over the kitchen in an upscale hotel. Then the survivors have 45
minutes to create dishes inspired by their families.

“MacGyver,” 8
p.m., CBS. Here are brief roles for two greats – Ed Asner, 88, a
seven-time Emmy-winner, and Piper Laurie, 86, a three-time
Oscar-nominee. They play a couple on a private jet that Mac and Jack
commandeer, after a former Navy SEAL has kidnapped a billionaire's

“Taken,” 8 p.m.,
NBC. It appears that an innocent man is being framed for a bomb blast
in Washington, D.C. Also, Kilroy tracks down a notorious hacker.

“Agents of
SHIELD,” 9 p.m., ABC. Yes, things are quite serious: One agent's
life hangs in the balance, while others try to neutralize a weapon
that could lead to the destruction of Earth.

“Blue Bloods,”
10 p.m., CBS. Frank (Tom Selleck), the police commissioner, probes
the rise in settlements of lawsuits against cops. Meanwhile, one son
(Jamie) is investigated after a car chase and another (Danny) rushes
to find a girl. Also, a grandson (Sean) has won an essay contest.

TV column for Thursday, April 12

“Siren,” 8 p.m., Freeform.

angry-mermaid-captured-by-evil-military stories go, this is
surprisingly good. Once you get past the odd part – tails are shed
and regenerated with surprising ease – it's solidly written and

A mermaid attacked
Chris (a fisherman); then both were taken to a military facility. A
second mermaid came ashore to find her ... promptly killing an
abusive guy. As friends look for Chris tonight, we have a pivotal
episode. “Siren” is shot in British Columbia, adding extra
strength; that includes gorgeous scenery, native Americans (or native
Canadians) in key roles and a quiet decency to most characters.

“Mom,” 9 p.m., CBS.

For a while, “Mom”
was optional: It's a terrific comedy, but so is NBC's “Will &
Grace.” But now the latter has finished it new shows and retreated
to reruns; it's time for “Mom” to soar again.

Tonight, the women
bring an Alcoholics Anonymous meeting to a prison. Bonnie's old
acquaintance is there and is bitter; two 6-foot alpha-females –
Allison Janney and Kristen Johnston – battle.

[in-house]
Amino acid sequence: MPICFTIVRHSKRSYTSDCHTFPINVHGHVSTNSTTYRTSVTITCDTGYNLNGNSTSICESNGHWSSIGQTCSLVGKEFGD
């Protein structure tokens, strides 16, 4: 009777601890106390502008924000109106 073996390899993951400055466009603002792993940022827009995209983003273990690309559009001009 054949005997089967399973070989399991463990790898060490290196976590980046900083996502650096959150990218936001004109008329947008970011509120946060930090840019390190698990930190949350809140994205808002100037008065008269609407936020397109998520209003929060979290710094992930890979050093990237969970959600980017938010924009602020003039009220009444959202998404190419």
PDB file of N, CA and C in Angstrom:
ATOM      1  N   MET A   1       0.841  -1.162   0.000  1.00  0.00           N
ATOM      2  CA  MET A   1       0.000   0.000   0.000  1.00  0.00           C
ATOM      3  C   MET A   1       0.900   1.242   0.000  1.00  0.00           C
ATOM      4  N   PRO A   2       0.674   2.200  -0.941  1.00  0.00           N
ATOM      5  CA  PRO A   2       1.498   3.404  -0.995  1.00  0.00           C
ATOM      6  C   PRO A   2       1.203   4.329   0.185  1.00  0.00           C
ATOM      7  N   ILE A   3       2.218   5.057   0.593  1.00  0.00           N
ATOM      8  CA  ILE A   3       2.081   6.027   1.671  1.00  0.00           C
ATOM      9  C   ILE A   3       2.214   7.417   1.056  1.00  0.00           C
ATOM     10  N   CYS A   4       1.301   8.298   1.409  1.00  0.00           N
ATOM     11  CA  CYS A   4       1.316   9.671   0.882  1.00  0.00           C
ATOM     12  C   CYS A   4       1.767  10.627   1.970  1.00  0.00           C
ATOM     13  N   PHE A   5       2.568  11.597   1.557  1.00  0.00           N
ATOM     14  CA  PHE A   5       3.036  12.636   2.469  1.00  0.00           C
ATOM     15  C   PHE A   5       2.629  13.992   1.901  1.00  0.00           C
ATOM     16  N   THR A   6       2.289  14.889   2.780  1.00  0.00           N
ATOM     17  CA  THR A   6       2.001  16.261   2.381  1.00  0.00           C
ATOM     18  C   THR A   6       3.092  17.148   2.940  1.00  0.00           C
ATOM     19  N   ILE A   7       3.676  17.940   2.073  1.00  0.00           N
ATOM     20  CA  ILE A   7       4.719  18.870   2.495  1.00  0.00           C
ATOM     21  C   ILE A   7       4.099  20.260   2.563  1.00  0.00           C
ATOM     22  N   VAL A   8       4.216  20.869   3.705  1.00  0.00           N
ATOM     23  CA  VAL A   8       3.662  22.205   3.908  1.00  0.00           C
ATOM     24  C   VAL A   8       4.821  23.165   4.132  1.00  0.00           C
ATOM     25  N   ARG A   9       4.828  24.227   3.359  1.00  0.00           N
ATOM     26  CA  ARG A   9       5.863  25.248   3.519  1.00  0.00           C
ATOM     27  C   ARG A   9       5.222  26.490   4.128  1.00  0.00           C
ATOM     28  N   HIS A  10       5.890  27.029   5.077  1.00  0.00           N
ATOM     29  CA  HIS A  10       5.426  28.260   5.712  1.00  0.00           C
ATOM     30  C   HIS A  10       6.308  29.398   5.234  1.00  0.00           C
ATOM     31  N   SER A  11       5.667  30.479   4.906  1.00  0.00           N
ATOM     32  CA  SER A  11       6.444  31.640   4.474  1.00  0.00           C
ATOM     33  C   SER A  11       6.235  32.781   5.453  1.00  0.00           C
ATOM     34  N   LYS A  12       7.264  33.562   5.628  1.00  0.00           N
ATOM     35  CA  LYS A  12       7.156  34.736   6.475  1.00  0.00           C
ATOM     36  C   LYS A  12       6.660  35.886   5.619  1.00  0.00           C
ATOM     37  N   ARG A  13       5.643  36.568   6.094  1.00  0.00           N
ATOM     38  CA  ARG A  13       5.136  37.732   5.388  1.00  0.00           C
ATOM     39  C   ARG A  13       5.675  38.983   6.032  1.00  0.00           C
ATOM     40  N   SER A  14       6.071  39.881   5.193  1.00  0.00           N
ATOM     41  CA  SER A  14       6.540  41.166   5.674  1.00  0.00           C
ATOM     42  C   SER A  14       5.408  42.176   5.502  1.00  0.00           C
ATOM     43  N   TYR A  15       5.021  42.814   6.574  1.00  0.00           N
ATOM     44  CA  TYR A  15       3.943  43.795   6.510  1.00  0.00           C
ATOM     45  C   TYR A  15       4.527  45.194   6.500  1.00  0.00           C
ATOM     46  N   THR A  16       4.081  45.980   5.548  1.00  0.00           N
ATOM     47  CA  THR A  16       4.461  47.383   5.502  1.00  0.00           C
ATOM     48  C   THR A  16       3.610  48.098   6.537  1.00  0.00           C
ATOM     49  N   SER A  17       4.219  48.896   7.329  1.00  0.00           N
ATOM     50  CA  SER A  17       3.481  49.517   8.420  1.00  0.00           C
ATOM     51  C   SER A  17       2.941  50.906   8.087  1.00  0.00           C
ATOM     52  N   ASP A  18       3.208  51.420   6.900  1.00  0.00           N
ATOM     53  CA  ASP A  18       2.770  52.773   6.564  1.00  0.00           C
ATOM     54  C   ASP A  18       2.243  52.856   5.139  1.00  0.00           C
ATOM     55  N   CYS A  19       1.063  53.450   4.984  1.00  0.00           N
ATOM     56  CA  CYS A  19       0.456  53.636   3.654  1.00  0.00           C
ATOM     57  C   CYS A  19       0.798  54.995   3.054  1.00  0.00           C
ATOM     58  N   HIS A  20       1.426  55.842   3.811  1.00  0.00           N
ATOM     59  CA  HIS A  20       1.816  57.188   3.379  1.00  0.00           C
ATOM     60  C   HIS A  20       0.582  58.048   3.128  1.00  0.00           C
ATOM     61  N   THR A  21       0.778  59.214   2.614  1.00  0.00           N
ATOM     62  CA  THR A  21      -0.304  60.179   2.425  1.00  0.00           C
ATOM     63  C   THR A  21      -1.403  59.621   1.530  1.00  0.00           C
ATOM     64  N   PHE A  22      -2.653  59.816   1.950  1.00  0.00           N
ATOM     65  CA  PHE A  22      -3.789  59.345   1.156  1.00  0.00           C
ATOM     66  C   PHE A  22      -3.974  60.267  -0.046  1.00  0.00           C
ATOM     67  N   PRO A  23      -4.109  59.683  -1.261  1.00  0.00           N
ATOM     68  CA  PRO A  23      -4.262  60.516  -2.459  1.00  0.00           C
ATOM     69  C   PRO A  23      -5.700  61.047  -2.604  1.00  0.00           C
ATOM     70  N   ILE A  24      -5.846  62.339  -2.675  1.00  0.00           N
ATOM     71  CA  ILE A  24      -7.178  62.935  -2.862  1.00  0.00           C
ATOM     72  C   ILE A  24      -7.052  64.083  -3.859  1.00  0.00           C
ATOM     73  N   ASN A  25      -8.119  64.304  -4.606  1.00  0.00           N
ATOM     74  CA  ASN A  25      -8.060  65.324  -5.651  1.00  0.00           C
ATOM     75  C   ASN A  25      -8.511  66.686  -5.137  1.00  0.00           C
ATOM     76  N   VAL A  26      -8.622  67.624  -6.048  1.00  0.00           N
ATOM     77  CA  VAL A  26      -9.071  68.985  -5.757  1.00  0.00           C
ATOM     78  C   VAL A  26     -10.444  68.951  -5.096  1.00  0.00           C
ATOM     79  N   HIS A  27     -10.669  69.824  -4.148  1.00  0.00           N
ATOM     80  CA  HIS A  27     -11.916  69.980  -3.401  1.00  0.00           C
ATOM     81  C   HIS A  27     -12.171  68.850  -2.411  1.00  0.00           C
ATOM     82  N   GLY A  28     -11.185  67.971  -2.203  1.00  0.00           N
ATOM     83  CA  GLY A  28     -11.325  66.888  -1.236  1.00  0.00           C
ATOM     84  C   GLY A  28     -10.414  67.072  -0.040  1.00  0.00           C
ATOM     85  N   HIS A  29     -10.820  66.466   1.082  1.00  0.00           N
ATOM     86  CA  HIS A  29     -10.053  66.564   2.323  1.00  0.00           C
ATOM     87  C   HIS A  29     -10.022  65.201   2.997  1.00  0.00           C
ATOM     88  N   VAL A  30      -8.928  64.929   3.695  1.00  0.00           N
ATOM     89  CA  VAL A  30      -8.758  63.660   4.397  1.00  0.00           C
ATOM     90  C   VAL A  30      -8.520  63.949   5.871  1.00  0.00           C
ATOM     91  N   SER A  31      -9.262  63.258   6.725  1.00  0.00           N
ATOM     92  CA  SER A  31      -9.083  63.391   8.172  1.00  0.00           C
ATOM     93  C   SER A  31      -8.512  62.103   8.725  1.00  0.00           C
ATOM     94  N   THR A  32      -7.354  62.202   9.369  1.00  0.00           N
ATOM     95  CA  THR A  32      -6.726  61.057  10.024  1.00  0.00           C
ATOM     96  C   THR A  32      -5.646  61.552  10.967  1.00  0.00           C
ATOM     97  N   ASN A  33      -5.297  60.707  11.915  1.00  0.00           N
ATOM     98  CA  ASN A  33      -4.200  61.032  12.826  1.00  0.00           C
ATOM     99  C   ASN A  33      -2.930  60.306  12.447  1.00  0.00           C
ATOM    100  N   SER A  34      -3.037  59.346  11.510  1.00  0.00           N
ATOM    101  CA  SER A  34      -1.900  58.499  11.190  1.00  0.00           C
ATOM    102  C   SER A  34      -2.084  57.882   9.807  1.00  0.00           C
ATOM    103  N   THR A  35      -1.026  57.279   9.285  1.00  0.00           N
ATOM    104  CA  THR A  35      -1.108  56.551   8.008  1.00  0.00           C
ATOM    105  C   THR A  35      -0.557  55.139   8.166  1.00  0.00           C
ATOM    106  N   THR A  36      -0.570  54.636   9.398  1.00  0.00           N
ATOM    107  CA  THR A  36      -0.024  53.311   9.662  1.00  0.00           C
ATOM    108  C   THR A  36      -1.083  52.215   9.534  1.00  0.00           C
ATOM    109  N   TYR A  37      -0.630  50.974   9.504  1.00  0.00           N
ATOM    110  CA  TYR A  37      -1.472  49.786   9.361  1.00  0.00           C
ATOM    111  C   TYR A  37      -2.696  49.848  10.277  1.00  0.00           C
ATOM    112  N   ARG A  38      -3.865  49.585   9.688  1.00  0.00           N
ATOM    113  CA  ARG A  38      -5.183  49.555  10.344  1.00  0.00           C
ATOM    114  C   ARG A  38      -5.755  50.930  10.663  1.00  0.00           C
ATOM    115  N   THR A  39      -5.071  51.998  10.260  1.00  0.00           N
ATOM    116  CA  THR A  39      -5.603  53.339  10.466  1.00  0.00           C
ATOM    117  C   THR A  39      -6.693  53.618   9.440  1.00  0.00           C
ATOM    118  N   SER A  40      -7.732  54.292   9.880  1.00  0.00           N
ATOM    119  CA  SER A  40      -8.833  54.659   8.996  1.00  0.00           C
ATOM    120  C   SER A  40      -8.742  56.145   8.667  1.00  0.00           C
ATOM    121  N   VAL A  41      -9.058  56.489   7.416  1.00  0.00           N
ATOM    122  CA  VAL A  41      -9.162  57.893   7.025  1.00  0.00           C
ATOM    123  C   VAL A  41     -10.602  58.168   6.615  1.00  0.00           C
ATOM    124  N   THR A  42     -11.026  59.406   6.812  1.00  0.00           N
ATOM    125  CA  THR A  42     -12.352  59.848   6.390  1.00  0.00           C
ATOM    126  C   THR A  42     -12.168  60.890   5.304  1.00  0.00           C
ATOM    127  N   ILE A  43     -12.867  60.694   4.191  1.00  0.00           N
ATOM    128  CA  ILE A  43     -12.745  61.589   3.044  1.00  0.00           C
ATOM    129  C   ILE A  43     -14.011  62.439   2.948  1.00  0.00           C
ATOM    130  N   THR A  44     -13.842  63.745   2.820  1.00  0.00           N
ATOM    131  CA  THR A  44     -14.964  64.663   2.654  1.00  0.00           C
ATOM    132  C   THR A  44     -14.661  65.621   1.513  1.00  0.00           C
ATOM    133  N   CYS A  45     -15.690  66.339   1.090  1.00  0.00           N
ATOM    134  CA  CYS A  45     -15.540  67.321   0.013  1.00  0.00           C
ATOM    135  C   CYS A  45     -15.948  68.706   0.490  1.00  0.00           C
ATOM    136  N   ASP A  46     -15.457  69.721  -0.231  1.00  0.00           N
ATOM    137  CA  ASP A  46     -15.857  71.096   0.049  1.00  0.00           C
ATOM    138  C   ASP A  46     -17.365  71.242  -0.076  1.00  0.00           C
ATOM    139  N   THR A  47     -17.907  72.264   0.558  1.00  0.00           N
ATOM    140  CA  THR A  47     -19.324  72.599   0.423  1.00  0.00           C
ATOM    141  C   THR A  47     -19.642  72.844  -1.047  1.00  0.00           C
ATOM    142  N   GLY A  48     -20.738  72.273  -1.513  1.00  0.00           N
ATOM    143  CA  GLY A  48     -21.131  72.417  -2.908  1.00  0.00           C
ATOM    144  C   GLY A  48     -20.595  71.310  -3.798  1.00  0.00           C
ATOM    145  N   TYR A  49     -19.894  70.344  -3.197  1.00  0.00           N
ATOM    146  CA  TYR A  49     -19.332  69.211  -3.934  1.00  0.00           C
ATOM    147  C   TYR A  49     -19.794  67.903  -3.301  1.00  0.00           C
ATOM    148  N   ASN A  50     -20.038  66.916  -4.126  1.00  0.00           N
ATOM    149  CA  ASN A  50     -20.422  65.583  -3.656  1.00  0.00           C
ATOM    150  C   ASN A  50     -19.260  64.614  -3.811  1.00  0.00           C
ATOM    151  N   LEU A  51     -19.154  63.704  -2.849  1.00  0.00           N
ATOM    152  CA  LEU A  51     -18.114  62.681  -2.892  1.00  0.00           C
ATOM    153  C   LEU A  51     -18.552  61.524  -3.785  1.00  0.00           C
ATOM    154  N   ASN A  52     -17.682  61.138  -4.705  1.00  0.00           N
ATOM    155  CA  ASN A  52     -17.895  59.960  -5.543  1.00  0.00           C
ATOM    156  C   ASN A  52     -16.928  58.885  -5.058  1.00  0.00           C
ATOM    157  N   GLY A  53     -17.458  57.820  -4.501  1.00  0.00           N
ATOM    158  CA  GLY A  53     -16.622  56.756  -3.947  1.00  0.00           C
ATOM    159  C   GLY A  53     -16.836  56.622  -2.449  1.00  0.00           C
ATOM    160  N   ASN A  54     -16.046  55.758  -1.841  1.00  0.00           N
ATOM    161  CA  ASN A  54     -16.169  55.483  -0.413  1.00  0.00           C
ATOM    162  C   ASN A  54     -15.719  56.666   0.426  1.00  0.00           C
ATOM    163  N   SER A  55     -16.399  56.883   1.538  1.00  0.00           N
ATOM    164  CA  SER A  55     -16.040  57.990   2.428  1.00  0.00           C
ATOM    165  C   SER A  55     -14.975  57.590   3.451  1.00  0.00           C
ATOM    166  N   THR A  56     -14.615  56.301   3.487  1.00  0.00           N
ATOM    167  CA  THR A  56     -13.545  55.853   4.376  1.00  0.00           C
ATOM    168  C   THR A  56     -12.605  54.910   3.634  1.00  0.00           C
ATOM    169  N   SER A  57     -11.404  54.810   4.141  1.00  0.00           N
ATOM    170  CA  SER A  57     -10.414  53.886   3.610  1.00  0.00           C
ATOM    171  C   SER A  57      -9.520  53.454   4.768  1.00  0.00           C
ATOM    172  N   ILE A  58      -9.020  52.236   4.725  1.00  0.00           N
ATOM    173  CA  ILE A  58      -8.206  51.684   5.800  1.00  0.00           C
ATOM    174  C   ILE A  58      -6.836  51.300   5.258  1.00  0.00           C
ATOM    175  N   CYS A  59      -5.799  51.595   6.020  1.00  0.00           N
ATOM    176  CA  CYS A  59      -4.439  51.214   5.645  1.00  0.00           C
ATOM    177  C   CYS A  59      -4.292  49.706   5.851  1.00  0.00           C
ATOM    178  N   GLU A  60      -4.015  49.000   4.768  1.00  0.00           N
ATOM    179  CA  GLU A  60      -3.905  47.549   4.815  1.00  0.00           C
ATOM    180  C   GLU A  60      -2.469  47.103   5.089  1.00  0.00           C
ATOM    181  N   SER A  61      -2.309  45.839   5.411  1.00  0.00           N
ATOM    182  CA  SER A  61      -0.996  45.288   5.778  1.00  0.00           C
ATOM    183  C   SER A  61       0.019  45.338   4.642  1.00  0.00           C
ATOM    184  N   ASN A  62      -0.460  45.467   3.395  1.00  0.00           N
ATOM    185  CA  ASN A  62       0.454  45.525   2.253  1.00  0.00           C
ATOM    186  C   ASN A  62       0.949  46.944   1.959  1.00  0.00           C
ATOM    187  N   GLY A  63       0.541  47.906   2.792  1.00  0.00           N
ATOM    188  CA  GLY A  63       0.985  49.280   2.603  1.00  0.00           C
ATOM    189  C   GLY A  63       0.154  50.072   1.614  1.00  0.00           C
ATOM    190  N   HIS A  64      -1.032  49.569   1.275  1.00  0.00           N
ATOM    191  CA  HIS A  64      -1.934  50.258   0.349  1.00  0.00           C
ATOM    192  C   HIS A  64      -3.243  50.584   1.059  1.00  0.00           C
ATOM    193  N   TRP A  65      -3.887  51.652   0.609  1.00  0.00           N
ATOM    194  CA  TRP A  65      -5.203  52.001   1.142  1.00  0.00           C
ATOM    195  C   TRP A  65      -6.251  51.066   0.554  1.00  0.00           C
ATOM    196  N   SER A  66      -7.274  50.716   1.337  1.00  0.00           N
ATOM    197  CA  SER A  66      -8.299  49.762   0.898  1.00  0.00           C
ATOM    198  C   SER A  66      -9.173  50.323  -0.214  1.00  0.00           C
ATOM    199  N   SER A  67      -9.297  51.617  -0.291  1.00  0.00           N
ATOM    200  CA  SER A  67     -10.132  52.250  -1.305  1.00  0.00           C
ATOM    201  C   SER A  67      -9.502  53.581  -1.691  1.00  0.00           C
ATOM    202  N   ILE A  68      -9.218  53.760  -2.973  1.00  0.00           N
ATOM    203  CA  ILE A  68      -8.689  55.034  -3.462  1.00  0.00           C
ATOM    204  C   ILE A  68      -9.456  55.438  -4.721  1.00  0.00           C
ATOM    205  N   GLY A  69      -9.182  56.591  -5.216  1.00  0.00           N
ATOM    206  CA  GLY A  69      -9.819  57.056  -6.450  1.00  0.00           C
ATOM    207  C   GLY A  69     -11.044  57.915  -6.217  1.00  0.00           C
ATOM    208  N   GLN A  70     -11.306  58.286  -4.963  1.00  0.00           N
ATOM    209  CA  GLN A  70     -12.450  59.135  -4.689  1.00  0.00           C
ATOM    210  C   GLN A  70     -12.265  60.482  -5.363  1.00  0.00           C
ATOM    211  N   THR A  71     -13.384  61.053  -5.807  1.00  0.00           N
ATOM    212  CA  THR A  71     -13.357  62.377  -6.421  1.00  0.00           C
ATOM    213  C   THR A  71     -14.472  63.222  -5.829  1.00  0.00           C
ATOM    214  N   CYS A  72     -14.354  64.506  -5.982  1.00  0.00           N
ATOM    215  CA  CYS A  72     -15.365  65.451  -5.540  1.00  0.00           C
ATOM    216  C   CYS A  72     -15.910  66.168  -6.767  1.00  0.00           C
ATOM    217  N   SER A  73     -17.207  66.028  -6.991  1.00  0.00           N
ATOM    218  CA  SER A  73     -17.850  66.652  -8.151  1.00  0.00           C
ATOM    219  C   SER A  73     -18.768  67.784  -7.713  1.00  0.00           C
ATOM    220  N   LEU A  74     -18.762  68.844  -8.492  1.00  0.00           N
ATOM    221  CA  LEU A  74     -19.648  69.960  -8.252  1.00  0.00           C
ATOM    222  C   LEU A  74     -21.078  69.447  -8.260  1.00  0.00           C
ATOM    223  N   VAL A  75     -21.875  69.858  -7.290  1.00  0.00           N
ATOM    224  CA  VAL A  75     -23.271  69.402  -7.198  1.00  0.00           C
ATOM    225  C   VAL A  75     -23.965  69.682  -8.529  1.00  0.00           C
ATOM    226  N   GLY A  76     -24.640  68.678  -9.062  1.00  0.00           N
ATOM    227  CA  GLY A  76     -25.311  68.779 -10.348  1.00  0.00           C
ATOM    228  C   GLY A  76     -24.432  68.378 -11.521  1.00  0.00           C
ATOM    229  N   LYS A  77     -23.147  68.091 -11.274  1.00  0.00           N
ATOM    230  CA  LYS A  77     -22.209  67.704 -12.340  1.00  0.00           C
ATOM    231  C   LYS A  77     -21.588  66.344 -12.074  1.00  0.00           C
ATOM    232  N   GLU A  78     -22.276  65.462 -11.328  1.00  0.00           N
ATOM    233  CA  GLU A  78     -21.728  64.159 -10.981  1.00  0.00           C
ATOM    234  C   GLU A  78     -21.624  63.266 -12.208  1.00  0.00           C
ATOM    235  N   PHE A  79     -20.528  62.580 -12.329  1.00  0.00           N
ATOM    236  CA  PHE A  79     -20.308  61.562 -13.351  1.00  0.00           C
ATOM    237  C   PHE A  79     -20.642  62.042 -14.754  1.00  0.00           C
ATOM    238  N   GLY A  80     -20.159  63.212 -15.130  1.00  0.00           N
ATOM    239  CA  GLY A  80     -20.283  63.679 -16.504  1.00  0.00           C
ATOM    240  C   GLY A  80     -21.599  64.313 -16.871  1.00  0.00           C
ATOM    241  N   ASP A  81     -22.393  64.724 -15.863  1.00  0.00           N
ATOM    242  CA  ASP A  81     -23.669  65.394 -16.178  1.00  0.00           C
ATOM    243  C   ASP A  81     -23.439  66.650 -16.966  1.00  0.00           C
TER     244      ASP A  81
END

ALTERNATIVE: “Atlanta,” 10 and 10:39 p.m., FX.

If you missed last
week's episode, catch the rerun at 10:39. It was an instant classic –
wildly unrelated to anything else the show has done, but thoroughly
memorable. Donald Glover, the show's creator-star, played Ern for
only a moment ... but did most of the episode as a strange, sad man
in whiteface.

That's sandwiched by
the new episode at 10, rerunning at 11:30. If poses the modern
question of whether a party is really happening if you're not texting
about it.

Other choices

“Grey's Anatomy,”
8 p.m., ABC. An immigration agent shows up ominously at the
hospital, looking for an employee. Also, a patient wants to enjoy her
final days out of the hospital; Alex resists.

“The Big Bang
Theory,” 8 p.m., CBS. When a brilliant scientist (Peter MacNicol)
invites Sheldon to his remote cabin , the othe guys some along. That
leaves the women free to make some new plans, because Amy considers
the bachelorette-party ideas too tame.

“A.P. Bio,” 8:30
p.m., NBC. The best character in this so-so show is the school
principal (Patton Oswalt), a mixed bundle of zest and despair. In
this OK episode, his world starts to wobble.

“Station 19,” 9
p.m., ABC. Here's another nod to the show's “Grey's Anatomy”
roots. Miranda Bailey, the hospital's medical chief, visits the
station where her husband (formerly a surgeon) is a firefighter and
EMT. Most o the team is called to an accident scene.

9:30 p.m., NBC. Growing up in Ohio, Michael had little feel for his
maternal roots in India. Now that he's in New York (studying music
and living with his dad, Vince), he might bond with other
Indian-American teens. Also in this fairly good episode, Vince wants
some Americana – a weekend in the woods. Michael is appalled;
Vince's employees are delighted the boss will be gone.

“Scandal,” 10
p.m., ABC. Cyrus' scheme to take over the White House reaches a new
extreme: Now Olivia must testify against her friend and client, the

“SWAT,” 10 p.m.,
CBS. When an ex-convict holds a family captive, things escalate
dangerously. Also, Street's romances are getting tangled; he asks
Chris if she'll manage his online dating profile.

TV column for Wednesday, April 11

“The Expanse” season-opener and “Krypton,” 9 and 10 p.m.,

Wednesdays have
become the showcase for Syfy, the night to bunch its most ambitious
shows. Last week, “The Magicians” ended its season; now “Expanse”
steps into the same slot. There's a three-way war between Earth, Mars
and the asteroid belt; a ship's crew finds itself trapped between

That's followed by
“Krypton,” the visually splendid series about the man who will be
Superman's grandfather. As he tries to save his lover, he's captured
by rebels. This tangled episode expands TV's wretched obsession with
torture. Flaws and all, however, it remains interesting.

“Nova” and “GI Jews,” 9 and 10 p.m., PBS.

Here are two views
of World War II. First, a rerun of a moving documentary that was
filmed in Lithuania, where a Jewish city was obliterated and as many
as 100,000 people were executed. Researchers find the tunnel where 11
men escaped; they also talk to some of their descendants.

Then is a new film
about the 550,000 Jewish-Americans who were in the war – sometimes
facing anti-Semetism from colleagues. It interviews some Henry
Kissinger, Mel Brooks, Carl Reiner and more.

ALTERNATIVE: “The Americans,” 10 p.m., FX.

The chasm between
these people keeps expanding. Both are Russian spies, embedded in
Washington suburbia. Elizabeth, however, is hard-core; her husband